[discuss] African take on Net Neutrality
bmanning at isi.edu
Thu May 15 18:22:15 UTC 2014
perhaps unlimited means reachabilitity to every announced IP address and not 100Tbytes/sec 24/7/365 to a single IP?
just a thought.
Neca eos omnes. Deus suos agnoscet.
On 15May2014Thursday, at 11:16, Barry Shein <bzs at world.std.com> wrote:
> From: Ali Hussein <ali at hussein.me.ke>
>> In Kenya we have had cases of providers talking of 'Unlimited Internet' only=
>> to cap bandwidth after a certain threshold. Where would this fall under?=20=
>> PS - They stopped this misleading practice of advertising when consumers pro=
> Reminds of the time as a strapping young grad student I was thrown out
> of an "all you can eat" establishment with the owner yelling "THAT'S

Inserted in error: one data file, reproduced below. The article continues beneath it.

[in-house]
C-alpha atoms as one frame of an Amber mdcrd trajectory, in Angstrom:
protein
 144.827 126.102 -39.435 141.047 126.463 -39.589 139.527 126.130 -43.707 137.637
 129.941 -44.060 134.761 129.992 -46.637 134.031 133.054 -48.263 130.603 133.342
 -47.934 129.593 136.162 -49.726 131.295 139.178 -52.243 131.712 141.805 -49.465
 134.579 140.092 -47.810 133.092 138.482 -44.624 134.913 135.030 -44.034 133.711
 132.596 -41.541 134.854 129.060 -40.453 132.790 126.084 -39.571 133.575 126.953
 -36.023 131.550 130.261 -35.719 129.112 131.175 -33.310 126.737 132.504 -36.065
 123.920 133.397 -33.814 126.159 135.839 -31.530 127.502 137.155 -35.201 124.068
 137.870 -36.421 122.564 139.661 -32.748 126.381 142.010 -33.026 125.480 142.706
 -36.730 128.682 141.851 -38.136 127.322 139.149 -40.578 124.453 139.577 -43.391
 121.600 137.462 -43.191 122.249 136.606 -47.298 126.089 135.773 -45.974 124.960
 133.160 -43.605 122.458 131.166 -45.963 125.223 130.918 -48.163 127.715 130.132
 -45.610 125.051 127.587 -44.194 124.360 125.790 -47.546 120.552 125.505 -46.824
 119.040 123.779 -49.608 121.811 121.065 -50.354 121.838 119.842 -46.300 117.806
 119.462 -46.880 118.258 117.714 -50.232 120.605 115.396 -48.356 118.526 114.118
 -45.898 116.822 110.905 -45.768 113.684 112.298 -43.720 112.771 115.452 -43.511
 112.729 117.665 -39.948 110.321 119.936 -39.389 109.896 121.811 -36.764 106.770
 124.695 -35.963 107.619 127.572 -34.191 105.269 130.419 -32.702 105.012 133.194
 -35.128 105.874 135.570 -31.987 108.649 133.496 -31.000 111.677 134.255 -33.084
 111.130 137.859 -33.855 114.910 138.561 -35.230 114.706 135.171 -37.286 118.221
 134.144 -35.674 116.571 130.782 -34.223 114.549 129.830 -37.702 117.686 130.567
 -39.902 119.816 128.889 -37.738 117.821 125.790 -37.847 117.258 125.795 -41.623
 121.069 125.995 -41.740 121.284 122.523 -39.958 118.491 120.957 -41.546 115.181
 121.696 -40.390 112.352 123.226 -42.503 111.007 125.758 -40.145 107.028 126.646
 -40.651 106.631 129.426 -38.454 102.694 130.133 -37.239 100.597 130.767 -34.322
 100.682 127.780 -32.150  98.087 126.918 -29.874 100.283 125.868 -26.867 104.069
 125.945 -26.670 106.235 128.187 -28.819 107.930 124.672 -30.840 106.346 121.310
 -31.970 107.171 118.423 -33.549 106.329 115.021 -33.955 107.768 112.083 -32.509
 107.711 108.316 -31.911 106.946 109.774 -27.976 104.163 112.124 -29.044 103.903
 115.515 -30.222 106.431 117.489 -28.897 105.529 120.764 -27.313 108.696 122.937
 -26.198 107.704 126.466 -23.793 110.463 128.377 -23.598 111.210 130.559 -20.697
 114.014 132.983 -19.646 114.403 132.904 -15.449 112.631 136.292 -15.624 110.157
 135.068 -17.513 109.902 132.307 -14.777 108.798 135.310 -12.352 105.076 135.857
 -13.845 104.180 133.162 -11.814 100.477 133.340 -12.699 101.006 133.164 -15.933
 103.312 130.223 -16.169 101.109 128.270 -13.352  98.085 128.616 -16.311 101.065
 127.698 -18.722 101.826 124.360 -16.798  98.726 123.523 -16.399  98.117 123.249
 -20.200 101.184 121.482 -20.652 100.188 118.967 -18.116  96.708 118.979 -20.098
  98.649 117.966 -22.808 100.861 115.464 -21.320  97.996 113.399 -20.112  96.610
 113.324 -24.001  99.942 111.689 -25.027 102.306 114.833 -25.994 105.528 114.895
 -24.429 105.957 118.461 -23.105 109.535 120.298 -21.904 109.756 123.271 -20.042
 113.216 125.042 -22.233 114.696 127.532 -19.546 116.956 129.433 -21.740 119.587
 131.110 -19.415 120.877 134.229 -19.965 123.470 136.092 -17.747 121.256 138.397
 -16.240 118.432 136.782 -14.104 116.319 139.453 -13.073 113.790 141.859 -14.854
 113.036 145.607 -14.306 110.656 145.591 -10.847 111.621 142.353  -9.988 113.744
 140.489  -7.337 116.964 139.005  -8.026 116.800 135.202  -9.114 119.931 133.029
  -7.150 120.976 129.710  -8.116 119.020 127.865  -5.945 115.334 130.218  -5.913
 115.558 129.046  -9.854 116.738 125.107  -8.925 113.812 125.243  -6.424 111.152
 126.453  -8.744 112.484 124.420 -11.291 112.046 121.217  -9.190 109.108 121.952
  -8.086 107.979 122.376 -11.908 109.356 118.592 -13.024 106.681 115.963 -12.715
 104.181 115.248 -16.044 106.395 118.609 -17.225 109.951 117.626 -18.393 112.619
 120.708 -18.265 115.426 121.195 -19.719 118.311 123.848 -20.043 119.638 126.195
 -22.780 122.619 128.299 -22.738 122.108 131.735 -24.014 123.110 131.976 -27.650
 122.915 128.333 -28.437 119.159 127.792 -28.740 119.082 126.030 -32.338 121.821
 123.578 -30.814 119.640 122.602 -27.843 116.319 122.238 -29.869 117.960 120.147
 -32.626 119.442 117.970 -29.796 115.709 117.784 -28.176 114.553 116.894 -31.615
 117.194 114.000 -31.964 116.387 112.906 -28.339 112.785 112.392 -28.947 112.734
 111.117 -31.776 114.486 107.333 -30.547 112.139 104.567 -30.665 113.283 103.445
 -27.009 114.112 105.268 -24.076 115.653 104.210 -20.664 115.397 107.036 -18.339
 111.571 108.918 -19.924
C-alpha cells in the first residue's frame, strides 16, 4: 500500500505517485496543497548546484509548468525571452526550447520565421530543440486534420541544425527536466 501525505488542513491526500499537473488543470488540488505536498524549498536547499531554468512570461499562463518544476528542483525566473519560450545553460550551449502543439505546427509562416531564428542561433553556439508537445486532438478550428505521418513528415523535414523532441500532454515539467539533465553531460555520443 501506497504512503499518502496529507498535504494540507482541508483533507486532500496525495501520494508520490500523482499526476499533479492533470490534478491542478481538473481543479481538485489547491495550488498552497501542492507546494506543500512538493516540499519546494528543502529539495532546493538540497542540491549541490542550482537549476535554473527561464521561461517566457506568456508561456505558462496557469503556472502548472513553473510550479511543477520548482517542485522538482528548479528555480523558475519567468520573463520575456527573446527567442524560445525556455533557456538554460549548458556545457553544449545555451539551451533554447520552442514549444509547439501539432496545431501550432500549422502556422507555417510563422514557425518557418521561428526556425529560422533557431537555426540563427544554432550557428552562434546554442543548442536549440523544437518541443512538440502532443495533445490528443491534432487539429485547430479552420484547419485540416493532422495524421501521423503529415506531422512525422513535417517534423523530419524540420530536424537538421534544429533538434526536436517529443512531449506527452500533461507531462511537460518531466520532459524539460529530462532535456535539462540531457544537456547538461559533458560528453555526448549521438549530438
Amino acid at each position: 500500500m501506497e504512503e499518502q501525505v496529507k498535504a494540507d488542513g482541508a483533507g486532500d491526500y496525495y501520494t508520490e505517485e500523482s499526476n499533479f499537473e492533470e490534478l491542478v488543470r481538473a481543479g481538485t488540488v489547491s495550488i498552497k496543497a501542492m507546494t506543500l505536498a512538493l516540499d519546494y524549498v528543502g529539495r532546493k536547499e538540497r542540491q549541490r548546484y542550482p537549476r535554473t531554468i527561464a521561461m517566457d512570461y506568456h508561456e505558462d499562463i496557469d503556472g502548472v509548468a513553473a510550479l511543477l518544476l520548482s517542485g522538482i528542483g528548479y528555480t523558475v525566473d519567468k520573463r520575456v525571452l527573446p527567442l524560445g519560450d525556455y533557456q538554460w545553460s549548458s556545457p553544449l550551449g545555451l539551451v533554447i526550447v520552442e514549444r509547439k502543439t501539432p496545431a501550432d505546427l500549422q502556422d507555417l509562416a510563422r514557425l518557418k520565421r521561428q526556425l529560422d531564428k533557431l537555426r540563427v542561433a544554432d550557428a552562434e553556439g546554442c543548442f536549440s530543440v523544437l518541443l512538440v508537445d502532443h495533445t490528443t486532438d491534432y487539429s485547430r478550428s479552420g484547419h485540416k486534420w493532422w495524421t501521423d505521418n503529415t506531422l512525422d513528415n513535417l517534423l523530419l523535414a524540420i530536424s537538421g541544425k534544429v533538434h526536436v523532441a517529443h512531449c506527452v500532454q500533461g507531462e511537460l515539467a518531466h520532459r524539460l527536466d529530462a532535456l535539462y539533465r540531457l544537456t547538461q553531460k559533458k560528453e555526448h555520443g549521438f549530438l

> *ALL* YOU CAN EAT! NOW GO!"
> This harkens back to the days of internet dial-up when many would
> advertise "unlimited" dial-up access for a flat price but would drop
> the connection of anyone idle too long (perhaps they were waiting for
> a message?) or other reasons, essentially "not idle too long".
> It goes back to the original sin of "over-subscription", the provider
> doesn't really have enough resources to service everyone as promised
> -- but it was such attractive marketing! unlimited! -- so tries to
> find ways to cover the difference as you describe.
> Since the issue with dial-up were the number of phone lines and ports
> available, someone could get a busy signal, the issue was much
> Unlimited simply meant, they explained, that if you could manage to
> get on and stay on you would not be charged for that residency.
> Marketing can be so clever. The explanation was largely accepted.
> I'm sure someone will redefine "unlimited" as you describe and off
> we'll go as the entire industry adopts the policy.
> -Barry Shein
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